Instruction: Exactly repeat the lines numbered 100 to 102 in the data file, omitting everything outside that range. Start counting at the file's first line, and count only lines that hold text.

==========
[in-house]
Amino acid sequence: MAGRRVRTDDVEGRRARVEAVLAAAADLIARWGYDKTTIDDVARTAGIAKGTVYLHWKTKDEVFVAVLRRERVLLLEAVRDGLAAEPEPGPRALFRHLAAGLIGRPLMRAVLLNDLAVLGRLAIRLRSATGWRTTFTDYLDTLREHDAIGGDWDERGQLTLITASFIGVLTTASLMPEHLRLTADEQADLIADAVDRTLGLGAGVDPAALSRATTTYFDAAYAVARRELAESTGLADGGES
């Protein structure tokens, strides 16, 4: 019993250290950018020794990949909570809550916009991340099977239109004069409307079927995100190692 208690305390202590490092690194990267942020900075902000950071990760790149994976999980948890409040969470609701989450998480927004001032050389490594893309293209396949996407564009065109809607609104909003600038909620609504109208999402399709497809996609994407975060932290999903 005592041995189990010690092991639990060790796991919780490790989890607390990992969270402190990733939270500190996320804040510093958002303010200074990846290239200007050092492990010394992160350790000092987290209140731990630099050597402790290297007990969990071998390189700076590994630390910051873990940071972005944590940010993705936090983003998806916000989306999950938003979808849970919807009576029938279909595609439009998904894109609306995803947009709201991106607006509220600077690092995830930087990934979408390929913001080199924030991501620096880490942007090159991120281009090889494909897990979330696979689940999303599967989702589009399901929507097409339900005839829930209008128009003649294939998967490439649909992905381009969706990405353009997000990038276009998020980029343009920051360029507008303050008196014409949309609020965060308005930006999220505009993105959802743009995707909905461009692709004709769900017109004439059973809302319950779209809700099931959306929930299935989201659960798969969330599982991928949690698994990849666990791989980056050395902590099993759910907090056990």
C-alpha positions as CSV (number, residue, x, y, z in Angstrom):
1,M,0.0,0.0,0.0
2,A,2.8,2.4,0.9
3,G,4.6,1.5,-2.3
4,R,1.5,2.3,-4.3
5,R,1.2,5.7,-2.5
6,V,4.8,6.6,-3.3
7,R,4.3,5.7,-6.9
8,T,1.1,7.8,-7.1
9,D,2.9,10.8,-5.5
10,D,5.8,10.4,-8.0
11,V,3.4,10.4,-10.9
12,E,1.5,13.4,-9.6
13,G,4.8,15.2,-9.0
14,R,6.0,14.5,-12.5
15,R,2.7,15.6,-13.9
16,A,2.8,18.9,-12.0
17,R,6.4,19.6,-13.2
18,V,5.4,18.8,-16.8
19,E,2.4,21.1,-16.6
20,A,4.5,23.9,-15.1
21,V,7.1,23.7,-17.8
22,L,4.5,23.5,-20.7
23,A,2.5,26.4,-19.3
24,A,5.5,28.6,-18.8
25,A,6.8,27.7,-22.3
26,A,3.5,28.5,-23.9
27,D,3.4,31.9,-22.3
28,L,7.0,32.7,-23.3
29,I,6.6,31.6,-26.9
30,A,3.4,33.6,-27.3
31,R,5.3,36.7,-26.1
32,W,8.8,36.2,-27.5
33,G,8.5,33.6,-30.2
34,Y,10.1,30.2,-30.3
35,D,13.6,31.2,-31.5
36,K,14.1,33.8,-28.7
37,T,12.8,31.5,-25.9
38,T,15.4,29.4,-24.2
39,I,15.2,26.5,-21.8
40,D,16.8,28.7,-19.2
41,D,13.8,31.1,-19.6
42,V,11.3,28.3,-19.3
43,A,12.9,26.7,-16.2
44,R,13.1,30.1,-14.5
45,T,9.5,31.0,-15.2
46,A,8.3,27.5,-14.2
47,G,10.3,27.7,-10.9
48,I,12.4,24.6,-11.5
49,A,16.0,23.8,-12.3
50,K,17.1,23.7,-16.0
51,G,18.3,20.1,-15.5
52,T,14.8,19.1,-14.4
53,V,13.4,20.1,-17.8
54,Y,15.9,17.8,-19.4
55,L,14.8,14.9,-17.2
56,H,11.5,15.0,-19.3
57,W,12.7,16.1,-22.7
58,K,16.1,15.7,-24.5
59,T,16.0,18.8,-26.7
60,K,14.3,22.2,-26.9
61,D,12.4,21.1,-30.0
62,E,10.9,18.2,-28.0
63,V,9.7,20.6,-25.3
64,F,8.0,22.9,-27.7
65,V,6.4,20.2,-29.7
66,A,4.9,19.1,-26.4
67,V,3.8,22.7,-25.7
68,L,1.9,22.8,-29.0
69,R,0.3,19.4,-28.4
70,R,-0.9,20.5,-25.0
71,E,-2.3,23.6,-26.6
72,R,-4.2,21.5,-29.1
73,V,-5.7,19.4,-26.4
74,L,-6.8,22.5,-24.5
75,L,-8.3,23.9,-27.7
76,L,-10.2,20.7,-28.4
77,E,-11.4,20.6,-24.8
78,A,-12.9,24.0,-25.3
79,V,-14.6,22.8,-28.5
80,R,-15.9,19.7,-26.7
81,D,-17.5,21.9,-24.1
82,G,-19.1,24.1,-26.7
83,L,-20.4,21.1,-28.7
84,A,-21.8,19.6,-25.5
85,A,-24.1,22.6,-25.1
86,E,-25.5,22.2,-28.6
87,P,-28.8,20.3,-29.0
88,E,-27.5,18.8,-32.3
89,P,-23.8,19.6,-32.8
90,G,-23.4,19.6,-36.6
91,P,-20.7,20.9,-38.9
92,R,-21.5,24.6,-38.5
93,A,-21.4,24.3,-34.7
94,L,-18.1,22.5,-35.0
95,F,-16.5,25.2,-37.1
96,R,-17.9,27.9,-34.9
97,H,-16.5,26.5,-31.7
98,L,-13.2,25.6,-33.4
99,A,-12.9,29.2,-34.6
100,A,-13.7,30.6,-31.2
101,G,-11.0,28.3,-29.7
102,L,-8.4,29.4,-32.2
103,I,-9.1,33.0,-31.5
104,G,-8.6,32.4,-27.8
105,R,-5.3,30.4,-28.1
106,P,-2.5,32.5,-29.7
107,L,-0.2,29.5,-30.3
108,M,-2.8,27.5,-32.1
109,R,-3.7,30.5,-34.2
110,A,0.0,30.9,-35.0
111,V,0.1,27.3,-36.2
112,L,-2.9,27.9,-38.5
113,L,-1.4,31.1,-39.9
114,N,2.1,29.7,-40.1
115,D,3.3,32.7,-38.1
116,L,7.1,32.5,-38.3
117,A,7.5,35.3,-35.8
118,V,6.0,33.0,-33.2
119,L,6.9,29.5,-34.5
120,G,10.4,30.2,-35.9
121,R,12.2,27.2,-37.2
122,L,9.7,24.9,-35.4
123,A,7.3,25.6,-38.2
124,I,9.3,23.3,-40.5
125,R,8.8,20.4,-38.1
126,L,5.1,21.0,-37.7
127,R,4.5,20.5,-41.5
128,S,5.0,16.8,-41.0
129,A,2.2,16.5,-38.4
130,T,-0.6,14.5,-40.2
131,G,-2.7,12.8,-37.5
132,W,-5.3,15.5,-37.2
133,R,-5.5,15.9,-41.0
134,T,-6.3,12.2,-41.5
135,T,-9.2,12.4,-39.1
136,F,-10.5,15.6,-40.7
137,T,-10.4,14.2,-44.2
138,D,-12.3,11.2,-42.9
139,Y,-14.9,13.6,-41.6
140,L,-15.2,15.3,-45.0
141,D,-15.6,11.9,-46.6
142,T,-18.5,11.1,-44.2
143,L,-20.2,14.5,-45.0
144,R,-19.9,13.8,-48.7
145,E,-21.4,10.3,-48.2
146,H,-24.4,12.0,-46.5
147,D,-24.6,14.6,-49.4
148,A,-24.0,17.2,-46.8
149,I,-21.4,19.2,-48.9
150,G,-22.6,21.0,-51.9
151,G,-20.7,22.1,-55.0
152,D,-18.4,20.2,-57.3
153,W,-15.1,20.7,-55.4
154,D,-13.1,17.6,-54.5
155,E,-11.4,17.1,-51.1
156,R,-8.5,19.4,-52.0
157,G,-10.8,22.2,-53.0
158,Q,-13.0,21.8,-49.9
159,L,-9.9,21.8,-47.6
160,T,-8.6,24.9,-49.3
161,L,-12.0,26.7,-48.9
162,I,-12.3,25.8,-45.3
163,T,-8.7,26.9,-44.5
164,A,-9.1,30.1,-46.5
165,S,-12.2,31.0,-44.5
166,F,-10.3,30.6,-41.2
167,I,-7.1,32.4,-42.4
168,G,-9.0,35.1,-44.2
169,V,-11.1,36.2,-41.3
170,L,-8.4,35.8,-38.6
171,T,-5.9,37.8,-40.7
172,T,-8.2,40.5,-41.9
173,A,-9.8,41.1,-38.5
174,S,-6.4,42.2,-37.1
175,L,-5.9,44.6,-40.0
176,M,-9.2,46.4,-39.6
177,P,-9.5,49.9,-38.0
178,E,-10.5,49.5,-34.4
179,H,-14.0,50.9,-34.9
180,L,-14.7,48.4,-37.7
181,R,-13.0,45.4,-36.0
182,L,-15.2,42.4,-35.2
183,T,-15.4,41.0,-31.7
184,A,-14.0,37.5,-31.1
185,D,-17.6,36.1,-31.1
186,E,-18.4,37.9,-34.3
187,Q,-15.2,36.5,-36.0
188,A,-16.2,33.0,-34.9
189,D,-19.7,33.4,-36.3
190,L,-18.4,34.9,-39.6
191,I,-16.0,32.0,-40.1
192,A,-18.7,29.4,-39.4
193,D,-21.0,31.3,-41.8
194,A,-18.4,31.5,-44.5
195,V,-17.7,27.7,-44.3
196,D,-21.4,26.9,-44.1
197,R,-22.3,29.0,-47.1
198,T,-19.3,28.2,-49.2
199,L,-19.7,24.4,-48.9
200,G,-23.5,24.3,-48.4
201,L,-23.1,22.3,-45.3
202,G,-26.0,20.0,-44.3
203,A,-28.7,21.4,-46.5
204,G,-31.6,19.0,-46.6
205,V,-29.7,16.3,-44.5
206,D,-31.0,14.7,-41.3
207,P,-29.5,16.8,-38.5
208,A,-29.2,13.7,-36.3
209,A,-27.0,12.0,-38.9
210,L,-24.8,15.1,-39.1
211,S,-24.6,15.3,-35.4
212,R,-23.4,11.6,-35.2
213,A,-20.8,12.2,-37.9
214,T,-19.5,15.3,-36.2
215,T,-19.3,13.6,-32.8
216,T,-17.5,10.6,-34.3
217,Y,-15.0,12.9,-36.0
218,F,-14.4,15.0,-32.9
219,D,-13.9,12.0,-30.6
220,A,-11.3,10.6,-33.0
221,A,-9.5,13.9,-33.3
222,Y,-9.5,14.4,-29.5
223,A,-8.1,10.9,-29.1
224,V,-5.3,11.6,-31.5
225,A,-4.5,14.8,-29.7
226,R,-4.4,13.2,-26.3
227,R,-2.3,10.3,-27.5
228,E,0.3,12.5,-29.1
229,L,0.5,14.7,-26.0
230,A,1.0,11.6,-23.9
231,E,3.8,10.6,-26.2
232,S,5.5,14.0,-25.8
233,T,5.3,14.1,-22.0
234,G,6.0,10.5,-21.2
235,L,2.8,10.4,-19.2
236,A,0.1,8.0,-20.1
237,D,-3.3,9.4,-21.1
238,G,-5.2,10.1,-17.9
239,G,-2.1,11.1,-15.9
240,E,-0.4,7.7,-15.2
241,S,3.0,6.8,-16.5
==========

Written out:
96,R,-17.9,27.9,-34.9
97,H,-16.5,26.5,-31.7
98,L,-13.2,25.6,-33.4